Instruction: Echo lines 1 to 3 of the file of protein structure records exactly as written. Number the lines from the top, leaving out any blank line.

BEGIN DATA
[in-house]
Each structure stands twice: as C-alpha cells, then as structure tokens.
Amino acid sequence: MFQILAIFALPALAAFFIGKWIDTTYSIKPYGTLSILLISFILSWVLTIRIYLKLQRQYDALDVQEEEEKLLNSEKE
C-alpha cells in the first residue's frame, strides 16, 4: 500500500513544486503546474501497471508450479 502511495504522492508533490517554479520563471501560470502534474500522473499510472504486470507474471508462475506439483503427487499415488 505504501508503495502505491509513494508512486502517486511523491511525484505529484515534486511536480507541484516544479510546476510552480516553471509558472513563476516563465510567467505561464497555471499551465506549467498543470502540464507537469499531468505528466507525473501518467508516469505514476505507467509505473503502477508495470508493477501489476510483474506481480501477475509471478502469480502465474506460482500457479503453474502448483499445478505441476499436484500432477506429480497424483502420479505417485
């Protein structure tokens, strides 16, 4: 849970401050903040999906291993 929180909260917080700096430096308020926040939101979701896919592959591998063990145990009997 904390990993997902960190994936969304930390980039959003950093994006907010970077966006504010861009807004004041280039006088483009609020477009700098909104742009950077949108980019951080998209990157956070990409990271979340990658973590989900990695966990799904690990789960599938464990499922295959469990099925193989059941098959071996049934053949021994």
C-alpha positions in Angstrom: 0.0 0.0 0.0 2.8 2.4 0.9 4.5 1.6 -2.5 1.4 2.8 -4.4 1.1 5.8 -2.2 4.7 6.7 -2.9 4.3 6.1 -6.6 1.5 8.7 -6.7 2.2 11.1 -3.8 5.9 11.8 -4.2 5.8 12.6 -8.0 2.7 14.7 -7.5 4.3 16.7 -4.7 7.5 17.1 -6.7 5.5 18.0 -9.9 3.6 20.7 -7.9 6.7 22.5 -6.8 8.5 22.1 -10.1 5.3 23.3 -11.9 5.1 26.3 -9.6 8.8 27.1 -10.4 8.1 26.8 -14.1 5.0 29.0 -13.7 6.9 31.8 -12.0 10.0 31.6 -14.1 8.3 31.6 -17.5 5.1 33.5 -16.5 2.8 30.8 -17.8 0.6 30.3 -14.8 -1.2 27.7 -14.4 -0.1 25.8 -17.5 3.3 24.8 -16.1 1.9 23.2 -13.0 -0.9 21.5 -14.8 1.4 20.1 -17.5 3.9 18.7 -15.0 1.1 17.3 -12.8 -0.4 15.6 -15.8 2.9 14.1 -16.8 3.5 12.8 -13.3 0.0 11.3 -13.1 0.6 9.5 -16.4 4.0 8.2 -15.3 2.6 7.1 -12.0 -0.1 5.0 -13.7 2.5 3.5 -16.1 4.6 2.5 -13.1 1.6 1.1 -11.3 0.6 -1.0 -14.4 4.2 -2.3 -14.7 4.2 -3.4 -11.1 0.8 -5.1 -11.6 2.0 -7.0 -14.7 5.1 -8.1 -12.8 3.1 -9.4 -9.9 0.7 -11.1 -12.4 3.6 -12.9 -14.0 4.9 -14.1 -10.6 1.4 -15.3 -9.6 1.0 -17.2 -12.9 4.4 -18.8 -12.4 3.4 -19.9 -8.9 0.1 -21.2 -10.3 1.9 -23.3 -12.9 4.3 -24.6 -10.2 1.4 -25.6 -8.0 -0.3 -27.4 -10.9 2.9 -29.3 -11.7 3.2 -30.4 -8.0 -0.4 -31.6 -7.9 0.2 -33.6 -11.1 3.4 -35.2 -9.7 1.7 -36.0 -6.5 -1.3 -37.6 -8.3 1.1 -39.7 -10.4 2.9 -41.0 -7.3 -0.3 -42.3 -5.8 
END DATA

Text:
[in-house]
Each structure stands twice: as C-alpha cells, then as structure tokens.
Amino acid sequence: MFQILAIFALPALAAFFIGKWIDTTYSIKPYGTLSILLISFILSWVLTIRIYLKLQRQYDALDVQEEEEKLLNSEKE